Response to Mr. Maturana

Ken Brown kenbrown at
Sun Mar 17 07:30:54 UTC 2002

A couple of things-

1) I take umbrage with law vs. law enforcement issues.  I guess its b/c as a
public policy guy I notice that laws without teeth are more ineffective and
troublesome than no law at all.  His point about "forbidding transformation"
is valid. Moreover, it speaks directly to his second point about reverse
engineering.  What if I reverse engineer a program and recode it in another
computer language?  This problem is rampant particularly because you can't
stop it and it has not been addressed in detail in courts.  --I am sure that
there are some pretty clever programmers out there that would back me up on
this.  There are just too many ways to recode a product and make it look as
though it wasn't the original.
2) Also, there is some scuttling with the second point regarding patent law.
I am not sure if I understand fully Mr Maturana's point fully here, but I
infer that he is saying that people are resorting to patents because
copyrights are so ineffective.  Once you have reverse engineered the
product, the last leg of protection you would have in a court of law is to
prove that you own the "process" or the "mechanism" to make the product work
the way it does under patent law.

While there are differences between copyrights and patents, the purpose of
both is protection of your IP.  And again, if the law is impotent in its
enforceability and evidentiary standards, there is a very serious problem
with the status quo. .


-----Original Message-----
From: John Cowan [mailto:jcowan at]
Sent: Sunday, March 17, 2002 1:43 AM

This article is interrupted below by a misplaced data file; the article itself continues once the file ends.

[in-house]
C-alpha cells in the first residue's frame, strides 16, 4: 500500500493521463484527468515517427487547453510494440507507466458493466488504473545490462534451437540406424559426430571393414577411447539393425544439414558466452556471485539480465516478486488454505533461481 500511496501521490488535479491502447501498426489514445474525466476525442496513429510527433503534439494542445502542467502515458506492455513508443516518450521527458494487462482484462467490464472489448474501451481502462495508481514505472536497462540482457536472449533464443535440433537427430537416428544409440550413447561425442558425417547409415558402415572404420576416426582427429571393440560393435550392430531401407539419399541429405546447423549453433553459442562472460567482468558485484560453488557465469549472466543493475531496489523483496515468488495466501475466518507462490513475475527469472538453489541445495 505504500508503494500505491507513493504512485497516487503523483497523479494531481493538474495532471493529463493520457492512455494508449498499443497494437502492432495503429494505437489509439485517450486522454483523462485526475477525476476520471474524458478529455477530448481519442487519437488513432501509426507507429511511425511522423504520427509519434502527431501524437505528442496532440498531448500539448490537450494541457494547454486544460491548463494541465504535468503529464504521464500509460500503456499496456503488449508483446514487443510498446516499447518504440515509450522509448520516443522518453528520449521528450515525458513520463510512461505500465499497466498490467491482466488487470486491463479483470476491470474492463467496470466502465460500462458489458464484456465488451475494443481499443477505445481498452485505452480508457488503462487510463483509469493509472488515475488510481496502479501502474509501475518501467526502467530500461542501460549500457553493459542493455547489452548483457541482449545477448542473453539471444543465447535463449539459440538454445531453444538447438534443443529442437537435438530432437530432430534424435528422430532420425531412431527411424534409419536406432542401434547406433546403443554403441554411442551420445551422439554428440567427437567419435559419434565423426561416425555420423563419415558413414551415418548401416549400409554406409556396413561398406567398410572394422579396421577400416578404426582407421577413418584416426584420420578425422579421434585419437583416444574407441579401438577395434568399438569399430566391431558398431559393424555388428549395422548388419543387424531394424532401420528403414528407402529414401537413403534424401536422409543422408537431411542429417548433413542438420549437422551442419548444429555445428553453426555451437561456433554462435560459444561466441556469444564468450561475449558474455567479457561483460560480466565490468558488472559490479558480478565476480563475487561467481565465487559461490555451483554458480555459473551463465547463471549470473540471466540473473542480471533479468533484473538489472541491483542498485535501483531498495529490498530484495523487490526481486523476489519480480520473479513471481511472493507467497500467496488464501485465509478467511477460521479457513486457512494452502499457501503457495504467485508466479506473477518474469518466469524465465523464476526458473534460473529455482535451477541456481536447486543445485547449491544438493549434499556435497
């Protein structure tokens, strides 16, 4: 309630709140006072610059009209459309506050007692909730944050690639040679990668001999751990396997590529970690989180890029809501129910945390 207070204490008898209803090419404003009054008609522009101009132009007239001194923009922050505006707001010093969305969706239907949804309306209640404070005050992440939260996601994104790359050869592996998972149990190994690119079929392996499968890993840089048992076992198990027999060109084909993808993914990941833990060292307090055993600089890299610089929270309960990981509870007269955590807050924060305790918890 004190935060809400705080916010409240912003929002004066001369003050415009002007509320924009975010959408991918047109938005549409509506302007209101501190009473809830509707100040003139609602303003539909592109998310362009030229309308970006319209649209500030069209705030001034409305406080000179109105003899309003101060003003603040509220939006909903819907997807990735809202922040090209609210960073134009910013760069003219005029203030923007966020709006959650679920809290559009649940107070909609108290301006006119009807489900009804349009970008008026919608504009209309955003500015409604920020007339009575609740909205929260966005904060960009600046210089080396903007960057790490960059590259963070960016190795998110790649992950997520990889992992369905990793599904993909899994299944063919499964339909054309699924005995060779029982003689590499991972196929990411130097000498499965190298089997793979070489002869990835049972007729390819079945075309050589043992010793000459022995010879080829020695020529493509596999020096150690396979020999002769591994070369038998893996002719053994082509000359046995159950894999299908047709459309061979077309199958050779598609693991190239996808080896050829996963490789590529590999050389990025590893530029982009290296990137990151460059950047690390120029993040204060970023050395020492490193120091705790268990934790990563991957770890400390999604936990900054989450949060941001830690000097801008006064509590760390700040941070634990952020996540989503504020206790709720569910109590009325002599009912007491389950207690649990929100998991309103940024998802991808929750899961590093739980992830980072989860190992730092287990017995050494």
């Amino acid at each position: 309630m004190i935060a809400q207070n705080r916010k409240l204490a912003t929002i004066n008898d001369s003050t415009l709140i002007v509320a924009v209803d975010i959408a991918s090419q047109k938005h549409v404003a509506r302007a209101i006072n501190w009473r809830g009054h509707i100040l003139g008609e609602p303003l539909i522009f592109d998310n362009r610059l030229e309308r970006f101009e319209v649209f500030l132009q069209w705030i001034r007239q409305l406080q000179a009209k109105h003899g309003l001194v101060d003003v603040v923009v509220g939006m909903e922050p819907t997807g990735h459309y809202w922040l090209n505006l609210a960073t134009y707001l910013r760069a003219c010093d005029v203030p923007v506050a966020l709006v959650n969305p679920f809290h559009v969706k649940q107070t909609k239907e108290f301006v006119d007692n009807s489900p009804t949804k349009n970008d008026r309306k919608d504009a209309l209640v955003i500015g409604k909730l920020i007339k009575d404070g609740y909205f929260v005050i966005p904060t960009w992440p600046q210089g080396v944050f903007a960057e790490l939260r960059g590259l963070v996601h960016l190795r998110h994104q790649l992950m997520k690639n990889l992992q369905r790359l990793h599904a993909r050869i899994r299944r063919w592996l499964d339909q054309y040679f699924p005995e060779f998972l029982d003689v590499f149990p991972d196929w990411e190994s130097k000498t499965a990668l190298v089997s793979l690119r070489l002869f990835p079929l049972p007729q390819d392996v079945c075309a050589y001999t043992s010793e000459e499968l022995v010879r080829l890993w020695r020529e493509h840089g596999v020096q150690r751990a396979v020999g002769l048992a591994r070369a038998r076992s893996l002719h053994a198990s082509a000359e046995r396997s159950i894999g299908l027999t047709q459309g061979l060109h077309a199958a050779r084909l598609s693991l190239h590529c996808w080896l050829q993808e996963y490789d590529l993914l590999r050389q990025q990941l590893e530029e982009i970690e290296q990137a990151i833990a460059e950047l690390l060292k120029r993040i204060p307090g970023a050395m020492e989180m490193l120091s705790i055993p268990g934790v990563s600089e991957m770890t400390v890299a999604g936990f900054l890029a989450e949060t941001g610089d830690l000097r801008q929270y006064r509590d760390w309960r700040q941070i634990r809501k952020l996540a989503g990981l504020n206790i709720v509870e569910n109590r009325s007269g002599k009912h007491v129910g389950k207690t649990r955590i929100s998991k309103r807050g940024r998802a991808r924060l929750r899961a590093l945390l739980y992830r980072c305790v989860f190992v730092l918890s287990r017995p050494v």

To: I.R.Maturana
Cc: 'John Cowan'; 'Russell Nelson'; brian at;
license-discuss at; rms at; moglen at
Subject: Re: OSD modification regarding what license can require of user

I.R.Maturana scripsit:

> When using the expression "derivative work" you are including
> publication/distribution: That is: you read my phrase as if I was
> describing a "published-distributed-derivative" work".

No, I understand you correctly, but you are simply in error.
The U.S. copyright law speaks of "preparing" derivative works
as a right reserved to the author.  It does not speak of
"distributing" or "publishing" them.

> While the transformed work is not made publicly available,
> an author cannot forbid transformation. This would be an absurd.

Absurd or not, it is the law.

> For this same reason, he cannot forbid the _translation_ of his
> work. (Can you believe seriously that States will adhere to a
> Convention that allows authors to forbid translation of works ?

I do seriously believe it; in fact, I know it is so.

> BTW, the actual attempt to adopt Software patents arise because
> companies have discovered that they were unable to forbid
> the reverse engineering. They cannot sue anybody for this.

Patents are not copyrights; the rules are entirely different.
In particular, there is AFAIK no international patent law at all.

> I suppose you are a lawyer. I am only studying these laws since 1998.

I am not a lawyer.

John Cowan <jcowan at>
I amar prestar aen, han mathon ne nen,
han mathon ne chae, a han noston ne 'wilith.  --Galadriel, _LOTR:FOTR_
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